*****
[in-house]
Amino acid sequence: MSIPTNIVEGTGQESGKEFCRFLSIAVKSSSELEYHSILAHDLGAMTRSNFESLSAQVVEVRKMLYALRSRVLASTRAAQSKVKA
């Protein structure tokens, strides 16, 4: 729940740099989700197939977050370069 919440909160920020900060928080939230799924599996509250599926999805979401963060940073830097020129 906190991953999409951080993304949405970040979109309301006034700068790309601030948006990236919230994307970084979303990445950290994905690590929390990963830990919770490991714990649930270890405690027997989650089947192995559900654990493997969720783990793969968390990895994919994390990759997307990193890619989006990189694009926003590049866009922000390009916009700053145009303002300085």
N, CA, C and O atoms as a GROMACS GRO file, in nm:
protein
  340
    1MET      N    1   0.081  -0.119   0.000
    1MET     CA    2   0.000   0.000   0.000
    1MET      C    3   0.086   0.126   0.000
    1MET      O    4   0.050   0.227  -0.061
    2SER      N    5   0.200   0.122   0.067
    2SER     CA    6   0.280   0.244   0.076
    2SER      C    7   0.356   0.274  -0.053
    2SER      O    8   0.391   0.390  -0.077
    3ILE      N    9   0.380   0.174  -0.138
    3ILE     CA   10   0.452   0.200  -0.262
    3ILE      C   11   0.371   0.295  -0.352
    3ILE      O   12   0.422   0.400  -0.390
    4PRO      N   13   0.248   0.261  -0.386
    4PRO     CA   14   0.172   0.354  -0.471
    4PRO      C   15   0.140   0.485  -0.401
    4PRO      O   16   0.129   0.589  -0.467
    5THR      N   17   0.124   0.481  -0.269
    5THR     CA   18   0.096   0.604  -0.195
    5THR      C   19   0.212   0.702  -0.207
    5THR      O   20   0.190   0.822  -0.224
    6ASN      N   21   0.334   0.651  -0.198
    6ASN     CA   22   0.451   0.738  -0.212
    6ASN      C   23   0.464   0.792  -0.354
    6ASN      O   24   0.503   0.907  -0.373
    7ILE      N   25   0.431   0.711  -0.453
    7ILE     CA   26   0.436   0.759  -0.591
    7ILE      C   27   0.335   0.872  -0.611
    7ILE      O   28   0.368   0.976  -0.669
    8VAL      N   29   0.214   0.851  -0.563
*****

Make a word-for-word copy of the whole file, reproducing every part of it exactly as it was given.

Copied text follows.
[in-house]
Amino acid sequence: MSIPTNIVEGTGQESGKEFCRFLSIAVKSSSELEYHSILAHDLGAMTRSNFESLSAQVVEVRKMLYALRSRVLASTRAAQSKVKA
């Protein structure tokens, strides 16, 4: 729940740099989700197939977050370069 919440909160920020900060928080939230799924599996509250599926999805979401963060940073830097020129 906190991953999409951080993304949405970040979109309301006034700068790309601030948006990236919230994307970084979303990445950290994905690590929390990963830990919770490991714990649930270890405690027997989650089947192995559900654990493997969720783990793969968390990895994919994390990759997307990193890619989006990189694009926003590049866009922000390009916009700053145009303002300085």
N, CA, C and O atoms as a GROMACS GRO file, in nm:
protein
  340
    1MET      N    1   0.081  -0.119   0.000
    1MET     CA    2   0.000   0.000   0.000
    1MET      C    3   0.086   0.126   0.000
    1MET      O    4   0.050   0.227  -0.061
    2SER      N    5   0.200   0.122   0.067
    2SER     CA    6   0.280   0.244   0.076
    2SER      C    7   0.356   0.274  -0.053
    2SER      O    8   0.391   0.390  -0.077
    3ILE      N    9   0.380   0.174  -0.138
    3ILE     CA   10   0.452   0.200  -0.262
    3ILE      C   11   0.371   0.295  -0.352
    3ILE      O   12   0.422   0.400  -0.390
    4PRO      N   13   0.248   0.261  -0.386
    4PRO     CA   14   0.172   0.354  -0.471
    4PRO      C   15   0.140   0.485  -0.401
    4PRO      O   16   0.129   0.589  -0.467
    5THR      N   17   0.124   0.481  -0.269
    5THR     CA   18   0.096   0.604  -0.195
    5THR      C   19   0.212   0.702  -0.207
    5THR      O   20   0.190   0.822  -0.224
    6ASN      N   21   0.334   0.651  -0.198
    6ASN     CA   22   0.451   0.738  -0.212
    6ASN      C   23   0.464   0.792  -0.354
    6ASN      O   24   0.503   0.907  -0.373
    7ILE      N   25   0.431   0.711  -0.453
    7ILE     CA   26   0.436   0.759  -0.591
    7ILE      C   27   0.335   0.872  -0.611
    7ILE      O   28   0.368   0.976  -0.669
    8VAL      N   29   0.214   0.851  -0.563